The Morgan County Commission has until mid-December to file written arguments about why it considers a local law redirecting online sales tax dollars unconstitutional, according to filings in a lawsuit over the money.
Montgomery County Circuit Judge James Anderson will hear arguments Feb. 12 in the lawsuit led by Hartselle City Superintendent Dee Dee Jones and four others against the commission.
At the crux of the litigation is a local bill Sen. Arthur Orr, R-Decatur, sponsored that redirects thousands of dollars of online sales taxes from commission coffers to Morgan County’s three public school systems and volunteer fire departments. The lawsuit seeks to have the commission comply with the new law.
While the case is ongoing, Anderson has ordered that the county's online sales taxes be held in an interest-bearing account at ServisFirst Bank in Montgomery.
Commission Chairman Ray Long — a defendant in the lawsuit — said the county last week sent $121,523.94 to the Montgomery County Circuit Clerk’s office as directed by the judge.
“We’ll send the money as ordered until this is resolved,” he said, adding that the county stands by its position that the local law is unconstitutional.
The commissioners refused Sept. 24 to pass a resolution allowing the funds to be distributed to schools and volunteer fire departments after an attorney the county hired said the law violated Section 105 of the state constitution, which deals with conflicts between state and local laws.
In addition to Jones, the lawsuit was brought by Hartselle school board member Venita Jones, the Hartselle City Education Association, the Decatur Education Association and the Morgan County Education Association, which the complaint describes as organizations for public school education workers.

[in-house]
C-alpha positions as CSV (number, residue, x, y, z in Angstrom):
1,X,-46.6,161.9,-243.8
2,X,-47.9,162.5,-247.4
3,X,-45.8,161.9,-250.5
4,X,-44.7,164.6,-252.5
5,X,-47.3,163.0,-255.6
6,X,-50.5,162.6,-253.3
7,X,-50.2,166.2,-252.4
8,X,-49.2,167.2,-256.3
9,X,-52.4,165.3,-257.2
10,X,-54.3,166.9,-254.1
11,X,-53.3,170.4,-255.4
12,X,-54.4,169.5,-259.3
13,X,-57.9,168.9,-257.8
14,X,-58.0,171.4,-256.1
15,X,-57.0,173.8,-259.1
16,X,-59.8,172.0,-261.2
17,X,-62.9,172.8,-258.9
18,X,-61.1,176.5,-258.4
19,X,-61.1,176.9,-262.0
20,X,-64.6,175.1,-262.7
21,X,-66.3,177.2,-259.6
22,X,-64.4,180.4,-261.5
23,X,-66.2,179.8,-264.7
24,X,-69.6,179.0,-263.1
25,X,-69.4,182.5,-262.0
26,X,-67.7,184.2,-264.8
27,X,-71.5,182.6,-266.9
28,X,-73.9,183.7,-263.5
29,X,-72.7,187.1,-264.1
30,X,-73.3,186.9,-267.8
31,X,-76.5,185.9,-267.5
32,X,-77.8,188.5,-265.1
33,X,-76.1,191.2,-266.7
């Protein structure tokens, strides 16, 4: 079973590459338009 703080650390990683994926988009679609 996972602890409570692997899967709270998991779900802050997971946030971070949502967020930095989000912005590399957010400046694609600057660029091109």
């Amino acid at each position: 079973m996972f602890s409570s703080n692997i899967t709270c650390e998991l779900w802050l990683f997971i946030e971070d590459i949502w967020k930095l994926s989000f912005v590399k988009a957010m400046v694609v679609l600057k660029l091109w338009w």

Alabama Education Association UniServe Director Wendy Lang said all of the plaintiffs are AEA members “in good standing” and are represented by attorneys the AEA is paying.
Long said the county’s insurance carrier is paying lawyers to represent the county.
Until this month, the commission had used online sales taxes distributed by the state. The distributions began following the Legislature's passage of the 2015 Simplified Sellers Use Tax Remittance Act, which allows online sellers who ship to Alabama to collect sales taxes the state and local governments otherwise would not get.
The local bill allows the commission to keep only 5% of the online sales tax it receives for “administrative purposes.” From the remaining money, the law required the commission beginning this month to send 85% of the funds to the three public school systems, to be distributed proportionally based on enrollment. Another 1.5% of the funds will go to certified volunteer fire departments and 13.5% to Morgan County Schools. The bill’s formula mimics how the county divides sales tax collections from brick-and-mortar stores.